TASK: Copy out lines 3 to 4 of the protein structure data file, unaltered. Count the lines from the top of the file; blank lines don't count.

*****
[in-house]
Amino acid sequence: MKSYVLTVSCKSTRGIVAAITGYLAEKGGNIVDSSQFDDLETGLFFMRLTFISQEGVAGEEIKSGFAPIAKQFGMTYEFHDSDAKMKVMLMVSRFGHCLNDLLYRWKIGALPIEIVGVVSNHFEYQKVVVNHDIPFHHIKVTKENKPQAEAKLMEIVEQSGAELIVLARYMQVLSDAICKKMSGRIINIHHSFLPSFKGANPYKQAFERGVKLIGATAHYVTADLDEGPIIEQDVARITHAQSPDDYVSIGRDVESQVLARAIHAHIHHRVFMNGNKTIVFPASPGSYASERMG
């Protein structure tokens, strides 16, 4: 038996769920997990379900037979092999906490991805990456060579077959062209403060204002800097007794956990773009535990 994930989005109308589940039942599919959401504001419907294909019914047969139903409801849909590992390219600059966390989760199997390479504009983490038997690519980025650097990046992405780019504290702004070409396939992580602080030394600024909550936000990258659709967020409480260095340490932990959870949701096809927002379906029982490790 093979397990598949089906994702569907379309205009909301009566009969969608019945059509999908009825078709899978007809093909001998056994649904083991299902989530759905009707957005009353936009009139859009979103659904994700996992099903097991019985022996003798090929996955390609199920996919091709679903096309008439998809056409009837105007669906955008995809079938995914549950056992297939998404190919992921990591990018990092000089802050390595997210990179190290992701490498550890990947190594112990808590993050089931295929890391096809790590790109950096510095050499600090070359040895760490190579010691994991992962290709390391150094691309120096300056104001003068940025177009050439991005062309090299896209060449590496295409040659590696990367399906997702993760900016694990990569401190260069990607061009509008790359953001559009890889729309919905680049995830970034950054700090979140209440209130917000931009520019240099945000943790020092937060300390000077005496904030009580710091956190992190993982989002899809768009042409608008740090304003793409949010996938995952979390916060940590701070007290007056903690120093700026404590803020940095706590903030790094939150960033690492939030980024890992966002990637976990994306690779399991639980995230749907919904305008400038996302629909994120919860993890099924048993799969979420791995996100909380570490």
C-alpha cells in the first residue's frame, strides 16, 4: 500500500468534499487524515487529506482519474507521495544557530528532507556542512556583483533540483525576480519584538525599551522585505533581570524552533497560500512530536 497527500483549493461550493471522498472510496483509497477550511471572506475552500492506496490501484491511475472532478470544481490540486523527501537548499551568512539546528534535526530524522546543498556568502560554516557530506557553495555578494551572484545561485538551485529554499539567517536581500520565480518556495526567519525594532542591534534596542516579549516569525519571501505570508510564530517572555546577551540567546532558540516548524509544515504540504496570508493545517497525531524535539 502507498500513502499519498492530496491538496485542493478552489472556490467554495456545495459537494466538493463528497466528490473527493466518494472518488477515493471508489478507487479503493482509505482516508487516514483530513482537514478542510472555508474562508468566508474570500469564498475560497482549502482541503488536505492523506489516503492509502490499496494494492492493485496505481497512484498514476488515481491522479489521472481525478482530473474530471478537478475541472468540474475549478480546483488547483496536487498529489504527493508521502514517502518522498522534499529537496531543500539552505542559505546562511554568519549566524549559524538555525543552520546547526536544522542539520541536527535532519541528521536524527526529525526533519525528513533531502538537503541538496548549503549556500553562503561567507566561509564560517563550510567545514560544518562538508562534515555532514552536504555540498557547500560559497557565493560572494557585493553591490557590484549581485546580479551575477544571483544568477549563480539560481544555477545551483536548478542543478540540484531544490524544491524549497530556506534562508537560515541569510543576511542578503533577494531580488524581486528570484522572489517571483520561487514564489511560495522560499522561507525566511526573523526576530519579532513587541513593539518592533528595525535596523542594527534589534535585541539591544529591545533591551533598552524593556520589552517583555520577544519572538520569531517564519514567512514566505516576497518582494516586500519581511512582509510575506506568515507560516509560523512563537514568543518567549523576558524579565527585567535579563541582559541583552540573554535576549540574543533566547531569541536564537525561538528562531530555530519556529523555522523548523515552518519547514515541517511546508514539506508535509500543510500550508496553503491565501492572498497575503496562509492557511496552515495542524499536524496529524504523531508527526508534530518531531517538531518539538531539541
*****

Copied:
């Protein structure tokens, strides 16, 4: 038996769920997990379900037979092999906490991805990456060579077959062209403060204002800097007794956990773009535990 994930989005109308589940039942599919959401504001419907294909019914047969139903409801849909590992390219600059966390989760199997390479504009983490038997690519980025650097990046992405780019504290702004070409396939992580602080030394600024909550936000990258659709967020409480260095340490932990959870949701096809927002379906029982490790 093979397990598949089906994702569907379309205009909301009566009969969608019945059509999908009825078709899978007809093909001998056994649904083991299902989530759905009707957005009353936009009139859009979103659904994700996992099903097991019985022996003798090929996955390609199920996919091709679903096309008439998809056409009837105007669906955008995809079938995914549950056992297939998404190919992921990591990018990092000089802050390595997210990179190290992701490498550890990947190594112990808590993050089931295929890391096809790590790109950096510095050499600090070359040895760490190579010691994991992962290709390391150094691309120096300056104001003068940025177009050439991005062309090299896209060449590496295409040659590696990367399906997702993760900016694990990569401190260069990607061009509008790359953001559009890889729309919905680049995830970034950054700090979140209440209130917000931009520019240099945000943790020092937060300390000077005496904030009580710091956190992190993982989002899809768009042409608008740090304003793409949010996938995952979390916060940590701070007290007056903690120093700026404590803020940095706590903030790094939150960033690492939030980024890992966002990637976990994306690779399991639980995230749907919904305008400038996302629909994120919860993890099924048993799969979420791995996100909380570490």
C-alpha cells in the first residue's frame, strides 16, 4: 500500500468534499487524515487529506482519474507521495544557530528532507556542512556583483533540483525576480519584538525599551522585505533581570524552533497560500512530536 497527500483549493461550493471522498472510496483509497477550511471572506475552500492506496490501484491511475472532478470544481490540486523527501537548499551568512539546528534535526530524522546543498556568502560554516557530506557553495555578494551572484545561485538551485529554499539567517536581500520565480518556495526567519525594532542591534534596542516579549516569525519571501505570508510564530517572555546577551540567546532558540516548524509544515504540504496570508493545517497525531524535539 502507498500513502499519498492530496491538496485542493478552489472556490467554495456545495459537494466538493463528497466528490473527493466518494472518488477515493471508489478507487479503493482509505482516508487516514483530513482537514478542510472555508474562508468566508474570500469564498475560497482549502482541503488536505492523506489516503492509502490499496494494492492493485496505481497512484498514476488515481491522479489521472481525478482530473474530471478537478475541472468540474475549478480546483488547483496536487498529489504527493508521502514517502518522498522534499529537496531543500539552505542559505546562511554568519549566524549559524538555525543552520546547526536544522542539520541536527535532519541528521536524527526529525526533519525528513533531502538537503541538496548549503549556500553562503561567507566561509564560517563550510567545514560544518562538508562534515555532514552536504555540498557547500560559497557565493560572494557585493553591490557590484549581485546580479551575477544571483544568477549563480539560481544555477545551483536548478542543478540540484531544490524544491524549497530556506534562508537560515541569510543576511542578503533577494531580488524581486528570484522572489517571483520561487514564489511560495522560499522561507525566511526573523526576530519579532513587541513593539518592533528595525535596523542594527534589534535585541539591544529591545533591551533598552524593556520589552517583555520577544519572538520569531517564519514567512514566505516576497518582494516586500519581511512582509510575506506568515507560516509560523512563537514568543518567549523576558524579565527585567535579563541582559541583552540573554535576549540574543533566547531569541536564537525561538528562531530555530519556529523555522523548523515552518519547514515541517511546508514539506508535509500543510500550508496553503491565501492572498497575503496562509492557511496552515495542524499536524496529524504523531508527526508534530518531531517538531518539538531539541